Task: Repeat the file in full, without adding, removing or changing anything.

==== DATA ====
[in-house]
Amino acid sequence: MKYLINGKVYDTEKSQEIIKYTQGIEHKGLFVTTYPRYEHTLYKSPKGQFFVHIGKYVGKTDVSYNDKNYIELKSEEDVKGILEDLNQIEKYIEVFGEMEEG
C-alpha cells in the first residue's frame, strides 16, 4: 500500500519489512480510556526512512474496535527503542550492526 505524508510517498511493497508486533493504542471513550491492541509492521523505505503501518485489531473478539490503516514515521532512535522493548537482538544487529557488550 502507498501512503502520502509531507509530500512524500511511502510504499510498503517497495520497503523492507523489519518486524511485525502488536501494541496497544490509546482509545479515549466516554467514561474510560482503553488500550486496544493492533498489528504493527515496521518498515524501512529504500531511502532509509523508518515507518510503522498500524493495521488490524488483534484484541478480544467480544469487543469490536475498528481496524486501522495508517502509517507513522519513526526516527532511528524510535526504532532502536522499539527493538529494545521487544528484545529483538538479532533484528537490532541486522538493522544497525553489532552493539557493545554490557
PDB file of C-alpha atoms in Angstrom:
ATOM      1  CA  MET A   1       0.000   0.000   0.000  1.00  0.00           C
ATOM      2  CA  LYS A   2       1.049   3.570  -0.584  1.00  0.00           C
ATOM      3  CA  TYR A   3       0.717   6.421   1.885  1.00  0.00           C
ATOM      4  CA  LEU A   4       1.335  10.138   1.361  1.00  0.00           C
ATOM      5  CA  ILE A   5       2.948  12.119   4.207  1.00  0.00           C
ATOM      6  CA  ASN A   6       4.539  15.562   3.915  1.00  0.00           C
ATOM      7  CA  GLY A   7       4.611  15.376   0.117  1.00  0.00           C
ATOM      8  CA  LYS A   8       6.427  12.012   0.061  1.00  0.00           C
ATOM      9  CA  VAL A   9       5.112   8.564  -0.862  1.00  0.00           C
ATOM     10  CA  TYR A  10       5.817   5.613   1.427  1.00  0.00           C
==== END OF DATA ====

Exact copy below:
[in-house]
Amino acid sequence: MKYLINGKVYDTEKSQEIIKYTQGIEHKGLFVTTYPRYEHTLYKSPKGQFFVHIGKYVGKTDVSYNDKNYIELKSEEDVKGILEDLNQIEKYIEVFGEMEEG
C-alpha cells in the first residue's frame, strides 16, 4: 500500500519489512480510556526512512474496535527503542550492526 505524508510517498511493497508486533493504542471513550491492541509492521523505505503501518485489531473478539490503516514515521532512535522493548537482538544487529557488550 502507498501512503502520502509531507509530500512524500511511502510504499510498503517497495520497503523492507523489519518486524511485525502488536501494541496497544490509546482509545479515549466516554467514561474510560482503553488500550486496544493492533498489528504493527515496521518498515524501512529504500531511502532509509523508518515507518510503522498500524493495521488490524488483534484484541478480544467480544469487543469490536475498528481496524486501522495508517502509517507513522519513526526516527532511528524510535526504532532502536522499539527493538529494545521487544528484545529483538538479532533484528537490532541486522538493522544497525553489532552493539557493545554490557
PDB file of C-alpha atoms in Angstrom:
ATOM      1  CA  MET A   1       0.000   0.000   0.000  1.00  0.00           C
ATOM      2  CA  LYS A   2       1.049   3.570  -0.584  1.00  0.00           C
ATOM      3  CA  TYR A   3       0.717   6.421   1.885  1.00  0.00           C
ATOM      4  CA  LEU A   4       1.335  10.138   1.361  1.00  0.00           C
ATOM      5  CA  ILE A   5       2.948  12.119   4.207  1.00  0.00           C
ATOM      6  CA  ASN A   6       4.539  15.562   3.915  1.00  0.00           C
ATOM      7  CA  GLY A   7       4.611  15.376   0.117  1.00  0.00           C
ATOM      8  CA  LYS A   8       6.427  12.012   0.061  1.00  0.00           C
ATOM      9  CA  VAL A   9       5.112   8.564  -0.862  1.00  0.00           C
ATOM     10  CA  TYR A  10       5.817   5.613   1.427  1.00  0.00           C